In this brief comment, renowned constitutional theorist Frank Michelman lays out precise and illuminating criticisms of William Forbath's argument for social citizenship rights.  Michelman is just the right man for the job too, since Forbath's argument for social rights is a direct response to Michelman's theory of constitutional welfare rights.  Michelman has an intimate feel for the stakes in the debate and how small distinctions can have radically different implications.
 

  • William E. Forbath, "Not So Simple Justice: Frank Michelman on Social Rights, 1969-Present" (2004), 39 TULSA L. REV. 597

              William Forbath strikes back: another chapter in the long running debate between Michelman and Forbath on social citizenship rights.  Forbath traces Michelman's evolution on social citizenship rights and challenges his reader to imagine the Constitution in 2020 where each citizen has a right to health care, education, and work. – J.B.


Terry Eagleton, REASON, FAITH, AND REVOLUTION: REFLECTIONS ON THE GOD DEBATE (Yale University Press, 2009)

Relevant 2020 Section: Protecting Religious Diversity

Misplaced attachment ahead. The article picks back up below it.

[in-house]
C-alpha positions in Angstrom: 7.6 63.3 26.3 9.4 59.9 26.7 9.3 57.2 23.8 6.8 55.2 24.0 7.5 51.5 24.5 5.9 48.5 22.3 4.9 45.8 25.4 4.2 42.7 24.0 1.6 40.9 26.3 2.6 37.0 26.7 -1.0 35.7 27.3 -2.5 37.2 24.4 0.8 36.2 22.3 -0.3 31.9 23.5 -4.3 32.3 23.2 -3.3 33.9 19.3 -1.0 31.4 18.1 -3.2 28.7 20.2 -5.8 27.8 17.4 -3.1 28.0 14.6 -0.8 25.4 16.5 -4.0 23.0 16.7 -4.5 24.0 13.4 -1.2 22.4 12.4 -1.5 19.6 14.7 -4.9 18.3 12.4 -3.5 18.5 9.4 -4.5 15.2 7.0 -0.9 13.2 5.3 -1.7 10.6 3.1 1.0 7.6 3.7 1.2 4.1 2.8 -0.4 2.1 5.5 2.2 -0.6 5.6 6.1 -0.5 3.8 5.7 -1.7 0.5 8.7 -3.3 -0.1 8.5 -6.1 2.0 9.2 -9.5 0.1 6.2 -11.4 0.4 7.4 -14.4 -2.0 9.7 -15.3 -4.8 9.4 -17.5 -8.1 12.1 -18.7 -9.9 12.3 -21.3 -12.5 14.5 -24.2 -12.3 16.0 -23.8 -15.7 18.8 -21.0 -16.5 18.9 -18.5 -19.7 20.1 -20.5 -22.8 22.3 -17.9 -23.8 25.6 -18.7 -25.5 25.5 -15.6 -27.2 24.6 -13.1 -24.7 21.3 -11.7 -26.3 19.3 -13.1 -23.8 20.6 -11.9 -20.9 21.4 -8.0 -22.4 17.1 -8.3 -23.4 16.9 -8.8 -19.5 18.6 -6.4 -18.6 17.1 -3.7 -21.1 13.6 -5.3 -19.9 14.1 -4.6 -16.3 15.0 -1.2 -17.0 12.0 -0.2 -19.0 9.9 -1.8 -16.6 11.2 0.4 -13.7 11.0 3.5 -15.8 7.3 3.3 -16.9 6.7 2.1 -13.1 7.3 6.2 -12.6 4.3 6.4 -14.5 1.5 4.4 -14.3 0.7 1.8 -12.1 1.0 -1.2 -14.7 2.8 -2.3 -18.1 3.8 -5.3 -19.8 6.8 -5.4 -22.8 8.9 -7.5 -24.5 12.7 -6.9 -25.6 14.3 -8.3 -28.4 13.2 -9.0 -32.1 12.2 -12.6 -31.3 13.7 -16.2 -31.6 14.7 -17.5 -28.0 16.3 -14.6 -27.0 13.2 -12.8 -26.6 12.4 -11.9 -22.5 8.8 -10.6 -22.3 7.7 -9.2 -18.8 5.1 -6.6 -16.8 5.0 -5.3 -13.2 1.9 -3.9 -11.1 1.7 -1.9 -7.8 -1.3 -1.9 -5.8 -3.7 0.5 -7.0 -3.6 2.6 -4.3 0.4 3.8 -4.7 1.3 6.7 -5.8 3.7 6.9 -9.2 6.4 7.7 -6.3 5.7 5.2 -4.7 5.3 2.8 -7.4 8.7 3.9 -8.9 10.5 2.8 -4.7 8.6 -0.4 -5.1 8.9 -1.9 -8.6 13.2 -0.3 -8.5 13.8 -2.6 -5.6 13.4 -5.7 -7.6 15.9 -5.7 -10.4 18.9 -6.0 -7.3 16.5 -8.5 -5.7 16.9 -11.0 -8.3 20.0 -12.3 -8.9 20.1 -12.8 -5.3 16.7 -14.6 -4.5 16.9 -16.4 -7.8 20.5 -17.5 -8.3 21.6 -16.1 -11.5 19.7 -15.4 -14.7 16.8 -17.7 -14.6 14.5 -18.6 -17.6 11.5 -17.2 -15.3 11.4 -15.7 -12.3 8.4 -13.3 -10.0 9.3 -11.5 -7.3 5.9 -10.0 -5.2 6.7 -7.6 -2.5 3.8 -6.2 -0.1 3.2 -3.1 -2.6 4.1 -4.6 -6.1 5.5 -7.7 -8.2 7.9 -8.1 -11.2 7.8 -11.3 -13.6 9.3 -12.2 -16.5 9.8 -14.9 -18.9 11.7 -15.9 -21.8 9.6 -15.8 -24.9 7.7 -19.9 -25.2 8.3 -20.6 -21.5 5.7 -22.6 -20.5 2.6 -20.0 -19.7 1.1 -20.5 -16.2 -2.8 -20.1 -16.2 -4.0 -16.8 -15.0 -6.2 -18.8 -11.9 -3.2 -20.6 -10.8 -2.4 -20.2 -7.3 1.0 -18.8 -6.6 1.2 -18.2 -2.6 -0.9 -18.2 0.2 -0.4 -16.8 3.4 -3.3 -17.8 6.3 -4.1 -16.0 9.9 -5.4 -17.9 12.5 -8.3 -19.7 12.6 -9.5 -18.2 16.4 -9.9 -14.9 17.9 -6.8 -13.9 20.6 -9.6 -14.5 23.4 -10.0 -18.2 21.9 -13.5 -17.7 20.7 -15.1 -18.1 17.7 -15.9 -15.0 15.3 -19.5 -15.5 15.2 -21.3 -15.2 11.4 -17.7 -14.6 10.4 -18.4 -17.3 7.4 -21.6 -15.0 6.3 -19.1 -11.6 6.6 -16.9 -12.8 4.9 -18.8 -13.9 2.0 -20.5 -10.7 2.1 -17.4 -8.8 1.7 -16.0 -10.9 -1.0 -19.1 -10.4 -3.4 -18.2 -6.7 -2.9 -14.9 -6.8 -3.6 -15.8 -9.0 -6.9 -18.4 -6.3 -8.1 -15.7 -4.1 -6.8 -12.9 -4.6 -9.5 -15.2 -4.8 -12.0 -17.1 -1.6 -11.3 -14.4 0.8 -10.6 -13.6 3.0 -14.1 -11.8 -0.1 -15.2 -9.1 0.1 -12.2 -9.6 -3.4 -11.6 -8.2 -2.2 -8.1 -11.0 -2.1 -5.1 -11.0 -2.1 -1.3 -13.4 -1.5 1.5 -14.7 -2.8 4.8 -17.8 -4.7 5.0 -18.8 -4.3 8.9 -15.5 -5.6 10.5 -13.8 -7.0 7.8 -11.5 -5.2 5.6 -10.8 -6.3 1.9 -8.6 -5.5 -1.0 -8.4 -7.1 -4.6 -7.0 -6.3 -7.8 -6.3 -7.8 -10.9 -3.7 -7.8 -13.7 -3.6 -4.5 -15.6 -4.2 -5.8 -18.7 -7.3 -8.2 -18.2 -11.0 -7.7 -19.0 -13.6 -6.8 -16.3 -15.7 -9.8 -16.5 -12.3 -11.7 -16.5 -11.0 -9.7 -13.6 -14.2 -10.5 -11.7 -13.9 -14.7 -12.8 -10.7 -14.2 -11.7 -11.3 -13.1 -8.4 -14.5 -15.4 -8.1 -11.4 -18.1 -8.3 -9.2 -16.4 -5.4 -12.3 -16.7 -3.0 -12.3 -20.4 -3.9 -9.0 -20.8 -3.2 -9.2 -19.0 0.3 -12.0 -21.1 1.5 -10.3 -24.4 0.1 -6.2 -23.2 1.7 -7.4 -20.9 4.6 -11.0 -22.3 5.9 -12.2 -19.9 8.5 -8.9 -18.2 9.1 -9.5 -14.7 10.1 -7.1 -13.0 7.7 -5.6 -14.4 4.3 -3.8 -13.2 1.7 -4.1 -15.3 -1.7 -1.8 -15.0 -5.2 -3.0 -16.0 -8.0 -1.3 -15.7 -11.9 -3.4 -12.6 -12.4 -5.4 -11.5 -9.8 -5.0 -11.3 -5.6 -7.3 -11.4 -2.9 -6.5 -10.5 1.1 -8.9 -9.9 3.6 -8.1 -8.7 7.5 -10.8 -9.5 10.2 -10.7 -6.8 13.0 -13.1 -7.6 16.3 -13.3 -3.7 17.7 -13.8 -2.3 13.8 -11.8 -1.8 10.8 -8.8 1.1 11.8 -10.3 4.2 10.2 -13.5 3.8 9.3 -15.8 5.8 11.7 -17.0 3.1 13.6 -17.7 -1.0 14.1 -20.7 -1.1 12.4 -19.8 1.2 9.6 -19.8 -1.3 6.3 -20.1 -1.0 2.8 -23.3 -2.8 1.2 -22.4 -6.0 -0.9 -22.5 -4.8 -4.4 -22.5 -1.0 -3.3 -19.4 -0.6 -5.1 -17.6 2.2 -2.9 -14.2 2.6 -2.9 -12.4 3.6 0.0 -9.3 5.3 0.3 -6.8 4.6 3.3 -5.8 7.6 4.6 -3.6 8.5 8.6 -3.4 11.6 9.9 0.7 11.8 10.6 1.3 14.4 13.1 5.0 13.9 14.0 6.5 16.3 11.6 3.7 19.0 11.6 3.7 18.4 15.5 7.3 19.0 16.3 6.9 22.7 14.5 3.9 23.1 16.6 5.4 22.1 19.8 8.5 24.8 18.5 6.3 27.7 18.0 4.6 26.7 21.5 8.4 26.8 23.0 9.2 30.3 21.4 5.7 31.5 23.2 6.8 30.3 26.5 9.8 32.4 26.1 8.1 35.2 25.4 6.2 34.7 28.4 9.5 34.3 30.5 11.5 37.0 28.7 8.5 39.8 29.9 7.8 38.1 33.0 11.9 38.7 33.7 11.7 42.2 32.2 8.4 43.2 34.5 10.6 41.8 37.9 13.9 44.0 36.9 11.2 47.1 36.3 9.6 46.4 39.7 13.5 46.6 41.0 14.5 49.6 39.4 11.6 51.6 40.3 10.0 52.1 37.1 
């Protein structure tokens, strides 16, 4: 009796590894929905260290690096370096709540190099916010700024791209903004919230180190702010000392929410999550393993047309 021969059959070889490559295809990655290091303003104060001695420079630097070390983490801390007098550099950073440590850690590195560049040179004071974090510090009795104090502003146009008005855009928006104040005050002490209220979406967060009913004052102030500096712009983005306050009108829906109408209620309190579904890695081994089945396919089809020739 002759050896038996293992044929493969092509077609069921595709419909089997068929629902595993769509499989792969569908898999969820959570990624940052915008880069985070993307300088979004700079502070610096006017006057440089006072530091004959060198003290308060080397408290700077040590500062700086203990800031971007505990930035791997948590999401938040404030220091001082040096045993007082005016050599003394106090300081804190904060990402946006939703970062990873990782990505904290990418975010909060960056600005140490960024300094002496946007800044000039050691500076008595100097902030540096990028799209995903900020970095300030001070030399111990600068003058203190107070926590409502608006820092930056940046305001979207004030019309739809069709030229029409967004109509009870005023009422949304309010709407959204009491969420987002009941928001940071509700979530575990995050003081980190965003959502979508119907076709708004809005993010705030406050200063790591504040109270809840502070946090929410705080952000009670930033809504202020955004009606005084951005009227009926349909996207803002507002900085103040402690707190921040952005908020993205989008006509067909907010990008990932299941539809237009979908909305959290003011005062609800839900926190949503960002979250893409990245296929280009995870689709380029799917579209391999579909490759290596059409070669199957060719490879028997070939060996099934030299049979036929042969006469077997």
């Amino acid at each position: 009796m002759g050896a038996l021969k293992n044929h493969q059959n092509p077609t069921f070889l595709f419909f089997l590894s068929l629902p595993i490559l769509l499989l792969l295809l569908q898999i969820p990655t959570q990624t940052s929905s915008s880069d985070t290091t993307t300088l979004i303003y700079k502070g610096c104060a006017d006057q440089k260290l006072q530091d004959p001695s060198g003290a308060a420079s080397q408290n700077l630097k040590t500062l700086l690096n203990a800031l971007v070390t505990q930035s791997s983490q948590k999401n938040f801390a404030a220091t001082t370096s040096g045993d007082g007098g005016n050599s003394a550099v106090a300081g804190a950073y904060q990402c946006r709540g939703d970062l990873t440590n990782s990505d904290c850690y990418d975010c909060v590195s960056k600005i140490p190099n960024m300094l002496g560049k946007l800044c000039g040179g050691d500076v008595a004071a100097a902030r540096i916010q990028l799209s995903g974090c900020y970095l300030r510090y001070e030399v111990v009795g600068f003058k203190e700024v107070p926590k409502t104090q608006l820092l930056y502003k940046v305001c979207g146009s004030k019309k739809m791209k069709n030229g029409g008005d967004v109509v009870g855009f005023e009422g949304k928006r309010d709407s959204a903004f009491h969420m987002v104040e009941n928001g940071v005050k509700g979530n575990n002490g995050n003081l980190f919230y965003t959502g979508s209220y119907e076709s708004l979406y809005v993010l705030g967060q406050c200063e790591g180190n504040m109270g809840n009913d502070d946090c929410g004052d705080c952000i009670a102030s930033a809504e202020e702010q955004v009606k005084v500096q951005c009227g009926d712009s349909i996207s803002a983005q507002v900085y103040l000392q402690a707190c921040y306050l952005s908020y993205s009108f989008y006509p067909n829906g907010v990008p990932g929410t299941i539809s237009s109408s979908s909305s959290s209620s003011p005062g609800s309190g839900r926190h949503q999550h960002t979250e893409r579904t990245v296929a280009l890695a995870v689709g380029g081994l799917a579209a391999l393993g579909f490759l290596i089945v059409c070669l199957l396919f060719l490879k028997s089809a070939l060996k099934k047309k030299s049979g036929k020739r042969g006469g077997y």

Preeminent British literary critic Terry Eagleton intervenes in the increasingly strident post-911 debate about the relationship between faith and reason in a democratic society. While everyone seems to know where evangelicals stand politically, the politics of the “New Atheism” have been less clear. In their rejection of the worship of the past, the New Atheists may appeal to those anxious about “atavistic” right-wingers and Republican wars on science. Eagleton troubles this allegiance between left politics and science when he denounces the New Atheism as an essentially right-wing phenomenon, and calls for the Left to distance itself from a technocratic style which he sees as typifying the elite political and cultural consensus. – J.K.